Painted Wall as an Energy Plant

A solar paint absorbs water vapor to generate hydrogen- a potent fuel of the future

Painted Wall  as an  Energy Plant

Painted Wall as an Energy Plant

We can paint ourselves into endless energy—that’s the outline of a portrait researchers are sketching at RMIT University in Melbourne, Australia, where they have developed a solar paint that can absorb water vapor and split it to generate hydrogen—the holy grail of clean energy. The implications of this technology are enormous.



GEL ON STEROIDS

You know those little silica gel sachets that absorb moisture and keep foods, medicines and electronics dry? The paint is gel on steroids.


GRABS MOISTURE

The new material is molybdenum-sulphide, which grabs moisture from the air and acts as a semi-conductor and catalyst to split water molecules into hydrogen and oxygen.

Study lead author Dr Torben Daeneke says: “We found that mixing the compound with titanium oxide particles leads to a sunlight-absorbing paint that produces hydrogen fuel from solar energy and moist air. Titanium oxide is the white pigment that is already commonly used in wall paint, meaning that the simple addition of the new material can convert a brick wall into energy harvesting and fuel production real estate. Our new development has a big range of advantages. There’s no need for clean or filtered water to feed the system. Any place that has water vapor in the air, even remote areas far from water, can produce fuel.”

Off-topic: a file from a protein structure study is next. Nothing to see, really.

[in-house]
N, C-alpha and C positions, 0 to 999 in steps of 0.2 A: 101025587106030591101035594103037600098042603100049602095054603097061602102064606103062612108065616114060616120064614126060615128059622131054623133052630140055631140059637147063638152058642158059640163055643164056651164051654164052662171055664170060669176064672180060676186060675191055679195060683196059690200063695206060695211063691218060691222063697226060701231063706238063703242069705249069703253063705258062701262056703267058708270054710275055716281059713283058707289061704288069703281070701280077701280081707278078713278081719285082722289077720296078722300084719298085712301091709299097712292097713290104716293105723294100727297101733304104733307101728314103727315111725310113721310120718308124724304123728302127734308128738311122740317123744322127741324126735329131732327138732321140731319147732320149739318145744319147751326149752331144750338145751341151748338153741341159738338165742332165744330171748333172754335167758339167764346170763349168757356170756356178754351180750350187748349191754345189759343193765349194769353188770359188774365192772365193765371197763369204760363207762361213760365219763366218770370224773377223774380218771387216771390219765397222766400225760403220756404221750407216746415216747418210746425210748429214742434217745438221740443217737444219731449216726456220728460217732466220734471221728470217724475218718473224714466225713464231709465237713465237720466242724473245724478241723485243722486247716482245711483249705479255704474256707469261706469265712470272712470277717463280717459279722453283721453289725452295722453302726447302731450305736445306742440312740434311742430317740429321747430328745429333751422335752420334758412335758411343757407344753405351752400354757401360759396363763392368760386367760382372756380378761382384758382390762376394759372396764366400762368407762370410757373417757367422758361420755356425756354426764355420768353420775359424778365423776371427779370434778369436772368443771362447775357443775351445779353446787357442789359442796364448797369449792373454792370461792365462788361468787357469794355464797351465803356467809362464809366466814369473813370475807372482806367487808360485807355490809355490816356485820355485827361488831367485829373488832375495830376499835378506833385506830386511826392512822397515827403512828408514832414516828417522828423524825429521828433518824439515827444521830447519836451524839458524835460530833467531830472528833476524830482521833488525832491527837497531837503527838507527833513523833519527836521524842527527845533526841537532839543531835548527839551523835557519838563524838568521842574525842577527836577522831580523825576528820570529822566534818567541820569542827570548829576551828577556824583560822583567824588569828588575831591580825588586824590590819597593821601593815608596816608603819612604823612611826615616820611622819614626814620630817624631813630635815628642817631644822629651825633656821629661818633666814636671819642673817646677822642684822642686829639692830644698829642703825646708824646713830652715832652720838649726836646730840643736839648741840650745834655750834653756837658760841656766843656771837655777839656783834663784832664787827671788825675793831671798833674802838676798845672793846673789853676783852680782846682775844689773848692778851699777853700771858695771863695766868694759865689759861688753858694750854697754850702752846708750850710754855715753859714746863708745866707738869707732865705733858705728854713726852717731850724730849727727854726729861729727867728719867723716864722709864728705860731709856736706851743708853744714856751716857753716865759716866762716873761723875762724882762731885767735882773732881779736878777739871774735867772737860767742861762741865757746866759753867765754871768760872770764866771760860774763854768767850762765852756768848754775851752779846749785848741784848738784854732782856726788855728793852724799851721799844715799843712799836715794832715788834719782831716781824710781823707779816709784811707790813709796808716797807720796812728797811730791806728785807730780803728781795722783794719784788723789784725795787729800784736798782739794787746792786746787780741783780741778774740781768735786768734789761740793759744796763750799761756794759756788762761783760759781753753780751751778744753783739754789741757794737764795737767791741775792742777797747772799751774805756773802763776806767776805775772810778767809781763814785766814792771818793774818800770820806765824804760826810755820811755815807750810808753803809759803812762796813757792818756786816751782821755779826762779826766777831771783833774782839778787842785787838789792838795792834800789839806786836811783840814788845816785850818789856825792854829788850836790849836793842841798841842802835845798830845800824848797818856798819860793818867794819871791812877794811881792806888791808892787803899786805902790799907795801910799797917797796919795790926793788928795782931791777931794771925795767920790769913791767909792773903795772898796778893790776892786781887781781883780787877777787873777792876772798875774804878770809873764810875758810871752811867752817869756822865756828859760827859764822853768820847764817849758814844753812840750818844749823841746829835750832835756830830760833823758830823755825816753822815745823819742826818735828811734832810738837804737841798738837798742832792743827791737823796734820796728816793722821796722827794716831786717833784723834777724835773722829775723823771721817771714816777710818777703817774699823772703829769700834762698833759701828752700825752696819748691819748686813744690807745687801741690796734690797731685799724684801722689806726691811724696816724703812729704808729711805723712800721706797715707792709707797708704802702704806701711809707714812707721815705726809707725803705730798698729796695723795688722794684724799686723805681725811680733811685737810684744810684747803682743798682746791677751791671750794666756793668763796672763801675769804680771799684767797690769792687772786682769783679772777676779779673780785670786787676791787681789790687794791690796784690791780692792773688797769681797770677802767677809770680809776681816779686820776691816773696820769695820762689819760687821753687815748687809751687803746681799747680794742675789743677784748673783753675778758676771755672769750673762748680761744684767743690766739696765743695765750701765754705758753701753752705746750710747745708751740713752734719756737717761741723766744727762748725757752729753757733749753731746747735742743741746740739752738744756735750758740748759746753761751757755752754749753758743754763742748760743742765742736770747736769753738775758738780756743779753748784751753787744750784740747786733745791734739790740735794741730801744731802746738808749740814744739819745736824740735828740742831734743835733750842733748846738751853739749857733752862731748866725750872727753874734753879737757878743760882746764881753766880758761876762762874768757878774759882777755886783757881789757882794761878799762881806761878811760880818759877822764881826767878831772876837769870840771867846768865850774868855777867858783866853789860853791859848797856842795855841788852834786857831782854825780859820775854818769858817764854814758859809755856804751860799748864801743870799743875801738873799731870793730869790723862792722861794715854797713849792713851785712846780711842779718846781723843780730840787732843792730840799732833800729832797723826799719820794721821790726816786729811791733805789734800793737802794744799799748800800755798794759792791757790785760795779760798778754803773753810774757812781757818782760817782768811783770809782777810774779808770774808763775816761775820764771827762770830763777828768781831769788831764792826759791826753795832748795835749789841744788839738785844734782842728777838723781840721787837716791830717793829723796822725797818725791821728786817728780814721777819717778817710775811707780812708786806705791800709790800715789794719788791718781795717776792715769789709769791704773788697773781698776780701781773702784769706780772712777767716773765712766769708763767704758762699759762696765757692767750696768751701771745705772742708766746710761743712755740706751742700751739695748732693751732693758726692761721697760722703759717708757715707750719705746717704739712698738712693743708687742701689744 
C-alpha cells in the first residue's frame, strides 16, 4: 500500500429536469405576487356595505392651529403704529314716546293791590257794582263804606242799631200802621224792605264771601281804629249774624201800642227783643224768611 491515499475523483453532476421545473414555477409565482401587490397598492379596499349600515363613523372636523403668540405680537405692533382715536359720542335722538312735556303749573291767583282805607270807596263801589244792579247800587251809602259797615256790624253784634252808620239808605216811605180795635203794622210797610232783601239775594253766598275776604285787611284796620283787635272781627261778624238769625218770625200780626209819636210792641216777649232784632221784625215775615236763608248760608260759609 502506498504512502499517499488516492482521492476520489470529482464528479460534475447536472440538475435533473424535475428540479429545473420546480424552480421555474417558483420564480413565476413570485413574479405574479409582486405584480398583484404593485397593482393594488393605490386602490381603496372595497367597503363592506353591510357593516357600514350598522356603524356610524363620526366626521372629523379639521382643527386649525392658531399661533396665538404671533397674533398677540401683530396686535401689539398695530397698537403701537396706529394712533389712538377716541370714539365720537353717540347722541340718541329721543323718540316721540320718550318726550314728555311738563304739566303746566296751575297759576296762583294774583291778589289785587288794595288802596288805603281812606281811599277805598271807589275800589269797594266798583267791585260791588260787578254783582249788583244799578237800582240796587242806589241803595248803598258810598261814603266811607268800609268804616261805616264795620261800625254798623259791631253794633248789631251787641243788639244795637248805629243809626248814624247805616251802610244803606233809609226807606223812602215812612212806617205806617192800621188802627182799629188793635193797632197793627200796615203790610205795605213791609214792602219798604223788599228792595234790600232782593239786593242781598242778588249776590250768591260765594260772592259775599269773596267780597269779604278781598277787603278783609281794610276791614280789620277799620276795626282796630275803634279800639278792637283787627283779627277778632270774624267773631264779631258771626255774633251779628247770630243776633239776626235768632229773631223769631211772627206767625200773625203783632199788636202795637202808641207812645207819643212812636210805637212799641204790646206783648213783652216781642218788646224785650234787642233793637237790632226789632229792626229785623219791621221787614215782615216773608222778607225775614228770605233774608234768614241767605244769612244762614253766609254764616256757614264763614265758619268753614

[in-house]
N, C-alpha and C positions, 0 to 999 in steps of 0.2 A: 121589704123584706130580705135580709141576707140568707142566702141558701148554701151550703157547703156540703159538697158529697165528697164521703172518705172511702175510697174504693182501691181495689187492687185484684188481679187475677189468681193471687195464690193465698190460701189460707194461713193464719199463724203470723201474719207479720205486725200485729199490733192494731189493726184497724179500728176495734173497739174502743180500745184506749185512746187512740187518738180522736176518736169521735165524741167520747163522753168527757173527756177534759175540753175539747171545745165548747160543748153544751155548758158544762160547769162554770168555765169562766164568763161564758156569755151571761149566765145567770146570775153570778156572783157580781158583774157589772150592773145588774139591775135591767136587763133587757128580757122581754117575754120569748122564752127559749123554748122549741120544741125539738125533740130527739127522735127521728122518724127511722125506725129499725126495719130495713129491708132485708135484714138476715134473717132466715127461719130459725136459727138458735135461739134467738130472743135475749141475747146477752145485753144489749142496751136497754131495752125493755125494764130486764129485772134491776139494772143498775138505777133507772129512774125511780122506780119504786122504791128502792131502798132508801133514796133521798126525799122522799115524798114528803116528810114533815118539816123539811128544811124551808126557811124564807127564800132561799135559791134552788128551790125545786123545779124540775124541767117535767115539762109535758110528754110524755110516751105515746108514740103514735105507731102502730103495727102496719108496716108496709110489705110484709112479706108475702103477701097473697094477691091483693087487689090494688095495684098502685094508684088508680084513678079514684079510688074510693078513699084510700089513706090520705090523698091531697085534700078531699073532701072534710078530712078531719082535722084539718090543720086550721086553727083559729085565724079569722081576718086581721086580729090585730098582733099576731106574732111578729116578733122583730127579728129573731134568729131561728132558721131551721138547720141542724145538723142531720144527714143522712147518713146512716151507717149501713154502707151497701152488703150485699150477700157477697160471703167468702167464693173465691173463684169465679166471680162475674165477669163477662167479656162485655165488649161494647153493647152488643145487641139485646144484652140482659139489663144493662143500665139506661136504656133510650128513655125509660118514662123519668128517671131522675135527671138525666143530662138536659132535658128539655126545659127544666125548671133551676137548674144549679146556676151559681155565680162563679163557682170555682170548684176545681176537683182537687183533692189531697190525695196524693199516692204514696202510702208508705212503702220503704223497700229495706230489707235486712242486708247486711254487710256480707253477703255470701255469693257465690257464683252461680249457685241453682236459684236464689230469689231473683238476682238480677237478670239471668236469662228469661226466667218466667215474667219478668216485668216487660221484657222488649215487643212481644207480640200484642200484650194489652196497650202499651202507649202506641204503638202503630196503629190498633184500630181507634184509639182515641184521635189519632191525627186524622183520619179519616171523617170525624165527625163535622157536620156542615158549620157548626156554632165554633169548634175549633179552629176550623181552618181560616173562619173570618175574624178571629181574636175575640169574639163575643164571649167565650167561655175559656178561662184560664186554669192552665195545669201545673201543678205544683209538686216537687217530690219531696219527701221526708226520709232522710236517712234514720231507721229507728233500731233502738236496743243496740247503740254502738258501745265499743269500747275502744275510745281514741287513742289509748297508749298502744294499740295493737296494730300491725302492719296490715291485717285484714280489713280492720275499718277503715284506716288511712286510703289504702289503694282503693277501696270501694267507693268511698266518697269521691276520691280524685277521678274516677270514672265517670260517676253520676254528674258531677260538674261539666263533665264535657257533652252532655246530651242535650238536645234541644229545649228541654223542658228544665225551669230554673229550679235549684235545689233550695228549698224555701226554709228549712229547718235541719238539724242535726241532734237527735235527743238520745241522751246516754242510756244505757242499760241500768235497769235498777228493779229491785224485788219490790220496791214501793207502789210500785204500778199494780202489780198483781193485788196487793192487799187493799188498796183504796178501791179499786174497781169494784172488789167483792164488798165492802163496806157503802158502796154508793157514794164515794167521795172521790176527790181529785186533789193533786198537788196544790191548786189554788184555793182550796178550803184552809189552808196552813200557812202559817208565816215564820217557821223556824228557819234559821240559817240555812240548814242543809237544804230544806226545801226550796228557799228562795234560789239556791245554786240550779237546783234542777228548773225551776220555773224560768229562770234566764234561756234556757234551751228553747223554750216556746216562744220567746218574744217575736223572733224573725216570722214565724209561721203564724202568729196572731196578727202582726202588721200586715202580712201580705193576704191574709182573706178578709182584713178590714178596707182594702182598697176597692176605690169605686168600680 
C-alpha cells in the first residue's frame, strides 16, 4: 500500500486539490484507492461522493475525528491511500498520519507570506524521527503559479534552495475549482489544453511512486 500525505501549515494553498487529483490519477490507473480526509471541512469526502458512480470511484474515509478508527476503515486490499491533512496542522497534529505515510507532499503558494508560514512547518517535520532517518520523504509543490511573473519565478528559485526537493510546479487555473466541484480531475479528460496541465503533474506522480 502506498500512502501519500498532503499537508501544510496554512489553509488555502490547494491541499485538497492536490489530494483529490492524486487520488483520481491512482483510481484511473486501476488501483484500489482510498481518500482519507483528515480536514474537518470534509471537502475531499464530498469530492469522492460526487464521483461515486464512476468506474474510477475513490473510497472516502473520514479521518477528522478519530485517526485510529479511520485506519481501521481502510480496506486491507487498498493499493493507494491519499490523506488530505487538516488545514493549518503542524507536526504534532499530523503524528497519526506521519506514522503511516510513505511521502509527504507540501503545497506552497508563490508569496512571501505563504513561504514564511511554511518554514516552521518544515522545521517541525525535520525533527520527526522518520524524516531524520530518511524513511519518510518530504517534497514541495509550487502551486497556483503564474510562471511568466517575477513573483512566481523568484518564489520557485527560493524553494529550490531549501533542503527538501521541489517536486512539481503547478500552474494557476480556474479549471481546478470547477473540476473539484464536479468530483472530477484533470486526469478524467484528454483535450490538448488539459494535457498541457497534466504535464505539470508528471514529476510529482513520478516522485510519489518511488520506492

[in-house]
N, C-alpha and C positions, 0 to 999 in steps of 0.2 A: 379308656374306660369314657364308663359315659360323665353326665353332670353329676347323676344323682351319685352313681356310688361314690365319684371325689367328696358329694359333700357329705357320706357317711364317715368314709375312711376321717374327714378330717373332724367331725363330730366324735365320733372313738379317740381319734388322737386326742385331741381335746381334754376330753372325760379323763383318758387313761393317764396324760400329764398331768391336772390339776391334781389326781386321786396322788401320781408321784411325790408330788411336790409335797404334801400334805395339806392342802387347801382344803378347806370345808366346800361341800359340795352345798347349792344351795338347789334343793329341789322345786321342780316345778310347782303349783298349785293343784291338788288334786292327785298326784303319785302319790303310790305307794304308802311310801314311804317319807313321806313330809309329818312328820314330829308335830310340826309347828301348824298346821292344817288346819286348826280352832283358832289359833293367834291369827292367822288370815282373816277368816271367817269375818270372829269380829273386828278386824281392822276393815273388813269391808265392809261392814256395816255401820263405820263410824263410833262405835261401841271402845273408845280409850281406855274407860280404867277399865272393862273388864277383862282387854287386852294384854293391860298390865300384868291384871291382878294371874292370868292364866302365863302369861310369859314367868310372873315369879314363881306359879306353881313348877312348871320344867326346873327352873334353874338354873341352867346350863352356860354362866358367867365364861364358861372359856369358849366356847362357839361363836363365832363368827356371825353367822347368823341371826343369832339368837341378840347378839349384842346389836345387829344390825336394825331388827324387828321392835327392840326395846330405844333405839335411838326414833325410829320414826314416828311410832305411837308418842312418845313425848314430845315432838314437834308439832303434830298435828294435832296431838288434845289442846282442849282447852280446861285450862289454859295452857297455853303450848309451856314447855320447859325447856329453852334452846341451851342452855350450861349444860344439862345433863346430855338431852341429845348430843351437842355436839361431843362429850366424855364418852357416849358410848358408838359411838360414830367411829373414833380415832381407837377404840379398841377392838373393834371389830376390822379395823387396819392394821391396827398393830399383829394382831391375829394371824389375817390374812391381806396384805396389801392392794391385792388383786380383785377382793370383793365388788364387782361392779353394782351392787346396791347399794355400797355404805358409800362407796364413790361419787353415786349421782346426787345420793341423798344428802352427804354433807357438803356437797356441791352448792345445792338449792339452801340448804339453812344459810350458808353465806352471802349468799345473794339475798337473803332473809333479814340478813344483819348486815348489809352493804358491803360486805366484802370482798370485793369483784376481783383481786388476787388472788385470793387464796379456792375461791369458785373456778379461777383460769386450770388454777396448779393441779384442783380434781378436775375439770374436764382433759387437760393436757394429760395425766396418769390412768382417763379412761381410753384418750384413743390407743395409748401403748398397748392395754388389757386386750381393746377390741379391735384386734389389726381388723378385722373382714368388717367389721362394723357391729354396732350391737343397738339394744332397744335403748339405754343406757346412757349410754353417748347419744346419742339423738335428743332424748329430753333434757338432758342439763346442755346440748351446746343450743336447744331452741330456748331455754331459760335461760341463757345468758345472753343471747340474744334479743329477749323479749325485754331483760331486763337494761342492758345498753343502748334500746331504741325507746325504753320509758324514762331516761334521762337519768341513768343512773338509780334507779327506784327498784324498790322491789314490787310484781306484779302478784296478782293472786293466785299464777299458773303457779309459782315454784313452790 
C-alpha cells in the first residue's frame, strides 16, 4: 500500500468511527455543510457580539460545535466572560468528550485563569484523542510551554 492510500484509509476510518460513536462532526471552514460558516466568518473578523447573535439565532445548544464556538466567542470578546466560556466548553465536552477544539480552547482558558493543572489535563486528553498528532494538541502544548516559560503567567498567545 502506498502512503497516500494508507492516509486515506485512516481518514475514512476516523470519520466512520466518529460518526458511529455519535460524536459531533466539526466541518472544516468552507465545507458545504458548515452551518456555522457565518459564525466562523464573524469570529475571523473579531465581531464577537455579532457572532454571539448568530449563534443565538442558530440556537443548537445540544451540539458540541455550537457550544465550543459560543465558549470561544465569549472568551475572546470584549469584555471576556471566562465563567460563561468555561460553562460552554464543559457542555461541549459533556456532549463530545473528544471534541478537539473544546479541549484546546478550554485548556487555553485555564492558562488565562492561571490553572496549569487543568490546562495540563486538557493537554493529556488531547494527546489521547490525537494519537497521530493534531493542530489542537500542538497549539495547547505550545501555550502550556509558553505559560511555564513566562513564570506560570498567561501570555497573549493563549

Distinguished Professor Kourosh Kalantar-zadeh offers that hydrogen is the cleanest source of energy and could be used in fuel cells as well as conventional combustion engines as an alternative to fossil fuels.

“This system can also be used in very dry but hot climates near oceans. The sea water is evaporated by the hot sunlight and the vapor can then be absorbed to produce fuel. This is an extraordinary concept—making fuel from the sun and water vapor in the air.”

Torben Daeneke, Nripen Dahr, Paul Atkin, Rhiannon M. Clark, Christopher J. Harrison, Robert Brkljańća, Naresh Pillai, Bao Yue Zhang, Ali Zavabeti, Samuel J. Ippolito, Kyle J. Berean, Jian Zhen Ou, Michael S. Strano, Kourosh Kalantar-zadeh. Surface Water Dependent Properties of Sulfur-Rich Molybdenum Sulfides: Electrolyteless Gas Phase Water Splitting. ACS Nano, 2017; DOI: 10.1021/acsnano.7b01632
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